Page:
Digestibility and nitrogen retention of diets containing different levels of fibre in local (Mong Cai), F1 (Mong Cai × Yorkshire) and exotic (Landrace × Yorkshire) growing pigs in Vietnam

N. T. Len
Summary Total tract digestibility and nitrogen retention of three diets containing different levels of fibre [200, 260 and 320 g/kg neutral detergent fibre (NDF) in dry matter] were determined in three breeds of growing pig at an initial age of approximately 3.5 months. The breeds were local (Mong Cai, MC), F1 crossbred (MC × Yorkshire) and exotic (Landrace × Yorkshire, LY), allocated at random within breed (block) to double 3 × 3 Latin squares. The main fibrous ingredients of the experimental diets were rice bran, cassava residue meal and non-dehulled groundnut cake meal. Digestibility of organic matter (OM), crude protein (CP), NDF, crude fibre, gross energy (GE) and ether extract (EE) decreased as the level of dietary NDF increased (p < 0.001). The r2 values for the relationship between NDF level and digestibility of OM, CP, GE and EE were 83%, 83%, 80% and 82% respectively. On average, an increase in NDF content of 1% unit resulted in a decrease in OM, CP, GE and EE digestibility of 0.67%, 0.75%, 0.50% and 0.42% units respectively. Digestibility of energy and nutrients was the highest for MC and the lowest for LY (p < 0.01), with intermediate values for F1. There was a negative effect of NDF level on nitrogen (N) retained as a proportion of intake (p < 0.05). Nitrogen retention and utilization were significantly higher (p < 0.001) for LY than for MC and F1 pigs. [source]

Untersuchungen an wachsenden Schweinen zum Futterwert einer neuen Ackerbohnensorte (Vicia faba L.) bei Ergänzung mit DL -Methionin oder DL -Methionin-Hydroxyanalog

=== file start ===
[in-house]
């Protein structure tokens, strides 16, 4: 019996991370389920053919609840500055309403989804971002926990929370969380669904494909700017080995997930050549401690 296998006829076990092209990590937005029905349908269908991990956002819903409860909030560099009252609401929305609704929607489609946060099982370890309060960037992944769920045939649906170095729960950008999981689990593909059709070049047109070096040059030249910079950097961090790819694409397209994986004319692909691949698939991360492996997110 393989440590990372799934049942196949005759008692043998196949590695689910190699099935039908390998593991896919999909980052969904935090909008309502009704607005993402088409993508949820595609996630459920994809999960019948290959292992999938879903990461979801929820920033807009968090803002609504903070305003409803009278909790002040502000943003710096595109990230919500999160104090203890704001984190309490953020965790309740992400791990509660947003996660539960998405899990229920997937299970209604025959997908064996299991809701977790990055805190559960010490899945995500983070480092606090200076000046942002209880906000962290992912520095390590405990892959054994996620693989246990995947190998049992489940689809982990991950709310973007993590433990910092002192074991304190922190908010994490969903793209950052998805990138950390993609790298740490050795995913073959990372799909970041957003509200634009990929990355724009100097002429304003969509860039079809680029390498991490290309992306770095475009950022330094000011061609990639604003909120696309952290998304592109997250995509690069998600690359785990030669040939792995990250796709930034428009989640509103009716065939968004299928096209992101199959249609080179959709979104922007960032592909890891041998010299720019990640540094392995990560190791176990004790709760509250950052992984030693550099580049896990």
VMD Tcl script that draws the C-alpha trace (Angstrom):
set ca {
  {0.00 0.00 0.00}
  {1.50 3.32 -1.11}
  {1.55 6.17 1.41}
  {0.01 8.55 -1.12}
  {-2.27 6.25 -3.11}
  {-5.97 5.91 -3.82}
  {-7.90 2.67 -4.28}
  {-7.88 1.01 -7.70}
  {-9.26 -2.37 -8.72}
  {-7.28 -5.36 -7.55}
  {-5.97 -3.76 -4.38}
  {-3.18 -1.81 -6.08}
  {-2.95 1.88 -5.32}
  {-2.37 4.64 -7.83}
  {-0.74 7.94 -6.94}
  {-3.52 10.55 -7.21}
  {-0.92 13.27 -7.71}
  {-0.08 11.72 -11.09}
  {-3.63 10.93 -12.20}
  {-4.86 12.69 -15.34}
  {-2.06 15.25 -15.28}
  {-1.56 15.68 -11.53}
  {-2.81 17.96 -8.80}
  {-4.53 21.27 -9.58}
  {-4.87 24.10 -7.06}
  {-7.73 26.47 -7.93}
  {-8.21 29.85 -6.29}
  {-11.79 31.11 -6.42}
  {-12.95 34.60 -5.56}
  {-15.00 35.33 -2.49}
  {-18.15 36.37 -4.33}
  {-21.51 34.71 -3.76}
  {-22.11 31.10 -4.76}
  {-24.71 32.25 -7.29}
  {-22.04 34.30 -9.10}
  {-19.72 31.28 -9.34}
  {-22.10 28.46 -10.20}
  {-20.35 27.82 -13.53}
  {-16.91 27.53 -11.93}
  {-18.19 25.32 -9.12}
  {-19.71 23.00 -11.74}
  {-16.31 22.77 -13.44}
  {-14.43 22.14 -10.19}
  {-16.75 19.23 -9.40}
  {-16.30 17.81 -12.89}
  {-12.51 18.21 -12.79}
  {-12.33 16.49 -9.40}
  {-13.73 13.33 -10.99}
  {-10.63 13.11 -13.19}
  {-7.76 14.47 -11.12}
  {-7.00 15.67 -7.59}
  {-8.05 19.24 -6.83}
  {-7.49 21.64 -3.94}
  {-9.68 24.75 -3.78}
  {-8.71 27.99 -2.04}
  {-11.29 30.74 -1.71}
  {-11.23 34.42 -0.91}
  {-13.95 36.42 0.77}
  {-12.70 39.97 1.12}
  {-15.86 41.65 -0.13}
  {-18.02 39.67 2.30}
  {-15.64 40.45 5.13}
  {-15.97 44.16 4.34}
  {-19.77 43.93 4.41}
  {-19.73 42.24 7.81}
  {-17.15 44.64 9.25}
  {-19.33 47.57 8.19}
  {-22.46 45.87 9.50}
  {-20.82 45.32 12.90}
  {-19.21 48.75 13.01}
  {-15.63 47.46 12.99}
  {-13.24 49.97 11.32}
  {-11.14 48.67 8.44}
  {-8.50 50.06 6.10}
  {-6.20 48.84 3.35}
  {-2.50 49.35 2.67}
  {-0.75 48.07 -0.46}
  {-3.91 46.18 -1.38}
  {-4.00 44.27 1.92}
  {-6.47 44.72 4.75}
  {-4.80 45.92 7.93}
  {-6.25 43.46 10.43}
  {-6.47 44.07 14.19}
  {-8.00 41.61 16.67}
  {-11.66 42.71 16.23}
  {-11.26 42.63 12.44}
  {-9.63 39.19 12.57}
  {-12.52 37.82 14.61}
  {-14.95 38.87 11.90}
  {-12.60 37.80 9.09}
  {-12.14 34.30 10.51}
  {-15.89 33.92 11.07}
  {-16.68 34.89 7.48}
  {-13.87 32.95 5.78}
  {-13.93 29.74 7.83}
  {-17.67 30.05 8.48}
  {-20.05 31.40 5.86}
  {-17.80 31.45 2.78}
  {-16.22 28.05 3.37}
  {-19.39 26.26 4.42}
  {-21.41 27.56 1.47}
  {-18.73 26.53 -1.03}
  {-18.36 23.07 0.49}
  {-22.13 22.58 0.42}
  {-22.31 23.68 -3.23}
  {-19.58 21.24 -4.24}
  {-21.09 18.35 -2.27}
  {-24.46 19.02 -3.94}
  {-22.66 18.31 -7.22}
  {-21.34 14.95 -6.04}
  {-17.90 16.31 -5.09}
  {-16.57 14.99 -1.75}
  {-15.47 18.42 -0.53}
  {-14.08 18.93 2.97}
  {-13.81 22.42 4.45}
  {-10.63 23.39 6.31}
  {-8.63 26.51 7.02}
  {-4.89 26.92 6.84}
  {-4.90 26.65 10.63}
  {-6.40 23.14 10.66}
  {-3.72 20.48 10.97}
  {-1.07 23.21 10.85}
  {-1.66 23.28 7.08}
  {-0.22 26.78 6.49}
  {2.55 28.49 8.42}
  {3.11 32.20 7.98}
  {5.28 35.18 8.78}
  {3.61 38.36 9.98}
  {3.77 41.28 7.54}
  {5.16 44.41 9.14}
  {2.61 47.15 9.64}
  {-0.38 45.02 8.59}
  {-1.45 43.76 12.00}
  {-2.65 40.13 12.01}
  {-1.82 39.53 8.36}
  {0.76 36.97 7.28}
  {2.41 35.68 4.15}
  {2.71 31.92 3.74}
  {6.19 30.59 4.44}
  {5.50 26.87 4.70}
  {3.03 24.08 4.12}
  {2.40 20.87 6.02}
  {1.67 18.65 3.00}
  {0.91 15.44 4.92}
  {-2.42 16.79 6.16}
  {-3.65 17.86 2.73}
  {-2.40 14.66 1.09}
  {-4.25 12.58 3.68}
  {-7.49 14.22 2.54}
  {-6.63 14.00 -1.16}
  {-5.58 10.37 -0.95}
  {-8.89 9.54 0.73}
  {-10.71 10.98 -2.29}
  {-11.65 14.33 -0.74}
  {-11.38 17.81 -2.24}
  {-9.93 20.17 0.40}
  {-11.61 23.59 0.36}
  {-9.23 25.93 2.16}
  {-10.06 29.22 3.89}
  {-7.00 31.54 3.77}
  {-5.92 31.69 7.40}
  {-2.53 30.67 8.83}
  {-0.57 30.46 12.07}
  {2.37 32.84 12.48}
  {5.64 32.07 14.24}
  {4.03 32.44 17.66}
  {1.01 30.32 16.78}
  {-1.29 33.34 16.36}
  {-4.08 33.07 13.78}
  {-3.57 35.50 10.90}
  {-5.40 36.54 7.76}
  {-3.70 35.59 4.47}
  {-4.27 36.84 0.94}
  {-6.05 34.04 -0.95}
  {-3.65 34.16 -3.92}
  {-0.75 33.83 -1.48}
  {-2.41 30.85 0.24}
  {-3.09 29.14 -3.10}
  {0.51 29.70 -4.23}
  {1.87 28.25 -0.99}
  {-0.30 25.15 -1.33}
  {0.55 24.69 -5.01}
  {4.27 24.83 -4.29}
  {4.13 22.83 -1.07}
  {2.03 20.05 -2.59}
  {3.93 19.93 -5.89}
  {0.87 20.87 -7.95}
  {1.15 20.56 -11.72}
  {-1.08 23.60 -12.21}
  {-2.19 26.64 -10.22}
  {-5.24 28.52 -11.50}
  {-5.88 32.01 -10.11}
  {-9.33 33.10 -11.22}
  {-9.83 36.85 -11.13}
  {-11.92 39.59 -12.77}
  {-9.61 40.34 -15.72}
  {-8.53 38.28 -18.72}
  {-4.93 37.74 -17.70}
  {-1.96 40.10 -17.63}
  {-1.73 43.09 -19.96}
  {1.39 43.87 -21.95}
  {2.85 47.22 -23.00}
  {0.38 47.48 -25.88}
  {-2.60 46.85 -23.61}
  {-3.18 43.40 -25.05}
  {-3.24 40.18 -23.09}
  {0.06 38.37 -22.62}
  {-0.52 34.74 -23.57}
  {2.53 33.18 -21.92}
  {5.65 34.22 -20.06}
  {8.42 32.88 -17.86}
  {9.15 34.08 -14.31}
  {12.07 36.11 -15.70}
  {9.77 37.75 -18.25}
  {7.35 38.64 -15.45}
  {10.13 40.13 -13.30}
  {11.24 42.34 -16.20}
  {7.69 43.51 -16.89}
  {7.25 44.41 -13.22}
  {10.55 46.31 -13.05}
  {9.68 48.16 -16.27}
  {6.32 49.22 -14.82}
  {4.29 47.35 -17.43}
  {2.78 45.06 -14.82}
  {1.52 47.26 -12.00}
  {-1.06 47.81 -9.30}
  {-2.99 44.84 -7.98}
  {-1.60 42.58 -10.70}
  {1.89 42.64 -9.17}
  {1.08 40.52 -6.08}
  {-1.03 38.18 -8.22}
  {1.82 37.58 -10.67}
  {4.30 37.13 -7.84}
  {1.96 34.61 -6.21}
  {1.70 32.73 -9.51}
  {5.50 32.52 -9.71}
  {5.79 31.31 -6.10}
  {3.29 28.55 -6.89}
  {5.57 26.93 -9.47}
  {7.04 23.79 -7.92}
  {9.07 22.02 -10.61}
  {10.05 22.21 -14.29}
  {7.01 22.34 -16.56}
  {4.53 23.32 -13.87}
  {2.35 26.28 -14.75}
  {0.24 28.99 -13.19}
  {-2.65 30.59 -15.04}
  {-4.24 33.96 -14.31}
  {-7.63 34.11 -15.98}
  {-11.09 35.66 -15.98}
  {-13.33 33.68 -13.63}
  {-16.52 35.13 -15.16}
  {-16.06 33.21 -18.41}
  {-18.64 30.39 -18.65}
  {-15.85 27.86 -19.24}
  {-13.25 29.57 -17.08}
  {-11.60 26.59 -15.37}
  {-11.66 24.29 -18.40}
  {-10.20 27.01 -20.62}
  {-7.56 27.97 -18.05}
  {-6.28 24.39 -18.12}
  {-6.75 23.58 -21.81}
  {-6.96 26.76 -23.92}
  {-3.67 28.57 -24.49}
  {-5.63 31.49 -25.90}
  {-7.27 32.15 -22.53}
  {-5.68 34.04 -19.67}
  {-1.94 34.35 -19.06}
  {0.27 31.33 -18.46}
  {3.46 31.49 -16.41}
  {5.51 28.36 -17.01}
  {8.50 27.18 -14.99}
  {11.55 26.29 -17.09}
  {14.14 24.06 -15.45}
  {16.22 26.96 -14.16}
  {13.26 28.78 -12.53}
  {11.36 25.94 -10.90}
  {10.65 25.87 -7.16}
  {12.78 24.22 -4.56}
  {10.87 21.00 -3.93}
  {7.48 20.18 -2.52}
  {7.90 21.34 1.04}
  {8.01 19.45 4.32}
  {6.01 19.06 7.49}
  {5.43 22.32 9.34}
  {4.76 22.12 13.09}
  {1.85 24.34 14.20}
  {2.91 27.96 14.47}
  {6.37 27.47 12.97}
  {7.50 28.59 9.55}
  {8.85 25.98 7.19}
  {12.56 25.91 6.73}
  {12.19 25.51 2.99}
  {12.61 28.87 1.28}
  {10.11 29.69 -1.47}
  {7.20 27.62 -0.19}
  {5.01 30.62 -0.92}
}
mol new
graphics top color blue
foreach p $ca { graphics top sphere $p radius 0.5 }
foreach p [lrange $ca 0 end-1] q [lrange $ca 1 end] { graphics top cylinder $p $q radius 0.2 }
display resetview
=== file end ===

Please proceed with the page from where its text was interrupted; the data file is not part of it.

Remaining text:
Investigations in growing pigs on the feeding value of a new cultivar of field beans (Vicia faba L.) supplemented with DL -methionine or DL -methionine-hydroxyanalogue A basal control mixture of barley, soy bean meal and soy bean oil was replaced by 25% of the new field bean-cultivar `Divine' and the resulting two mixtures were supplemented with minerals, trace elements, vitamins and amino acids according to the ideal protein concept. The control diet was adjusted with DL -methionine (DL -Met), the field bean mixture either with DL -Met or DL -methionine-hydroxyanalogue (DL -MHA) assuming biological equivalence on a molar basis for both supplements. The three experimental diets were fed to growing pigs (35,40 kg bwt.). Spontaneous urine samples were analysed separately for determining parameters that characterize the acid-base status of the pigs. There were no significant differences between experimental groups in nutrient digestibilities. The level of bacterially fermentable substances was increased in the diets containing field beans. The field beans contained 14 mg ME/kg DM. There were no significant (p < 0,05) differences in N- and mineral-retentions (Ca, P, Na, K) between the treatments. The stronger alkalinity found in urine after feeding the field bean mixtures resulted from a higher electrolyte balance of the diet. Eine Kontrollration aus Gerste, Sojaschrot und Sojaöl wurde zu 25% durch Ackerbohnen der neugezüchteten Sorte `Divine' ersetzt und beide Mischungen mit Mineral- und Wirkstoffen sowie Aminosäuren ergänzt. Die Ergänzung mit Methionin erfolgte in der Kontrollmischung mit DL -Methionin, in der Ackerbohnenmischung mit DL -Methionin (DL -Met) oder DL -Methionin-Hydroxyanalog (DL -MHA) unter Zugrundelegung der molaren Wirkungsäquivalenz der beiden Supplemente. Die resultierenden drei Futtermischungen wurden in Stoffwechselversuchen an Schweine (35,40 kg LM) gefüttert. Separate Spontanharnproben wurden auf Parameter des Säure-Basen-Haushalts der Tiere untersucht. Zwischen den Versuchsgruppen traten keine signifikanten Unterschiede in den Nährstoffverdaulichkeiten auf. Die Gehalte an bakteriell fermentierbarer Substanz wurden durch Ackerbohnen erhöht. Der Gehalt der Ackerbohnen an umsetzbarer Energie lag bei 14 MJ ME/kg T. Die N- und Mineralstoffretentionen (Ca, P, Na, K) der Schweine unterschieden sich zwischen den Fütterungsgruppen nicht signifikant (p < 0,05). Die bei Ackerbohnenfütterung gesteigerte Harn-Alkalität ließ sich auf erhöhte kaliumbedingte Elektrolytbilanzen des Futters zurückführen. [source]